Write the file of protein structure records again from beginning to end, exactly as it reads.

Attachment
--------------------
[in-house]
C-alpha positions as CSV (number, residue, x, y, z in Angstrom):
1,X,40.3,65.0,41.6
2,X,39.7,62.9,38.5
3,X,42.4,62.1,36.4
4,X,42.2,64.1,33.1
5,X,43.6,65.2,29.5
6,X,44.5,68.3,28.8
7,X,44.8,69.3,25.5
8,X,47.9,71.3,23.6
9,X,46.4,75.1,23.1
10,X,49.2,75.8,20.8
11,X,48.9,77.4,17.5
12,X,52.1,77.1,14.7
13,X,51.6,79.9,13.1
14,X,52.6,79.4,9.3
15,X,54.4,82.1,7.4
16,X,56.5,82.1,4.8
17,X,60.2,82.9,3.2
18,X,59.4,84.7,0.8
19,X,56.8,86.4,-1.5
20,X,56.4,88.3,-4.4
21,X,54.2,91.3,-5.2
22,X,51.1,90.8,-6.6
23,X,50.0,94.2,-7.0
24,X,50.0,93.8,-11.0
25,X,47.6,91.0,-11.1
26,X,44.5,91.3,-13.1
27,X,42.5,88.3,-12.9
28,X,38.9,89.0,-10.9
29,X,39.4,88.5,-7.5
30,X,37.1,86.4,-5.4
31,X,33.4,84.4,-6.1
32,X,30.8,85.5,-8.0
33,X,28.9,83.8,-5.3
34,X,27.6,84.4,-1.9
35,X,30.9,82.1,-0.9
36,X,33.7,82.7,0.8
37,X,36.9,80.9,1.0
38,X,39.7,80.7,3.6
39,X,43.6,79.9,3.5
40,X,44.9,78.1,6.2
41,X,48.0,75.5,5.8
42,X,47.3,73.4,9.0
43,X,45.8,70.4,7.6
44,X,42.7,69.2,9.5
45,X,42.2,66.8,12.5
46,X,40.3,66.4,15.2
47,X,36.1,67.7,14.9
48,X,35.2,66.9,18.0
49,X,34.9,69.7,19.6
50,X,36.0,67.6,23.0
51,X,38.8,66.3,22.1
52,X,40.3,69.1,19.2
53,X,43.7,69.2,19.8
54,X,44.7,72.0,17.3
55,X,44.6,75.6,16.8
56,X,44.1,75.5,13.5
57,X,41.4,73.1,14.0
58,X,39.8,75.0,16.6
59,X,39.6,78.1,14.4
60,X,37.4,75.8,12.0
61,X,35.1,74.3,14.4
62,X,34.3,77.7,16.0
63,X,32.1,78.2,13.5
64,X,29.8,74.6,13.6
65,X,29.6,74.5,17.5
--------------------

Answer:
[in-house]
C-alpha positions as CSV (number, residue, x, y, z in Angstrom):
1,X,40.3,65.0,41.6
2,X,39.7,62.9,38.5
3,X,42.4,62.1,36.4
4,X,42.2,64.1,33.1
5,X,43.6,65.2,29.5
6,X,44.5,68.3,28.8
7,X,44.8,69.3,25.5
8,X,47.9,71.3,23.6
9,X,46.4,75.1,23.1
10,X,49.2,75.8,20.8
11,X,48.9,77.4,17.5
12,X,52.1,77.1,14.7
13,X,51.6,79.9,13.1
14,X,52.6,79.4,9.3
15,X,54.4,82.1,7.4
16,X,56.5,82.1,4.8
17,X,60.2,82.9,3.2
18,X,59.4,84.7,0.8
19,X,56.8,86.4,-1.5
20,X,56.4,88.3,-4.4
21,X,54.2,91.3,-5.2
22,X,51.1,90.8,-6.6
23,X,50.0,94.2,-7.0
24,X,50.0,93.8,-11.0
25,X,47.6,91.0,-11.1
26,X,44.5,91.3,-13.1
27,X,42.5,88.3,-12.9
28,X,38.9,89.0,-10.9
29,X,39.4,88.5,-7.5
30,X,37.1,86.4,-5.4
31,X,33.4,84.4,-6.1
32,X,30.8,85.5,-8.0
33,X,28.9,83.8,-5.3
34,X,27.6,84.4,-1.9
35,X,30.9,82.1,-0.9
36,X,33.7,82.7,0.8
37,X,36.9,80.9,1.0
38,X,39.7,80.7,3.6
39,X,43.6,79.9,3.5
40,X,44.9,78.1,6.2
41,X,48.0,75.5,5.8
42,X,47.3,73.4,9.0
43,X,45.8,70.4,7.6
44,X,42.7,69.2,9.5
45,X,42.2,66.8,12.5
46,X,40.3,66.4,15.2
47,X,36.1,67.7,14.9
48,X,35.2,66.9,18.0
49,X,34.9,69.7,19.6
50,X,36.0,67.6,23.0
51,X,38.8,66.3,22.1
52,X,40.3,69.1,19.2
53,X,43.7,69.2,19.8
54,X,44.7,72.0,17.3
55,X,44.6,75.6,16.8
56,X,44.1,75.5,13.5
57,X,41.4,73.1,14.0
58,X,39.8,75.0,16.6
59,X,39.6,78.1,14.4
60,X,37.4,75.8,12.0
61,X,35.1,74.3,14.4
62,X,34.3,77.7,16.0
63,X,32.1,78.2,13.5
64,X,29.8,74.6,13.6
65,X,29.6,74.5,17.5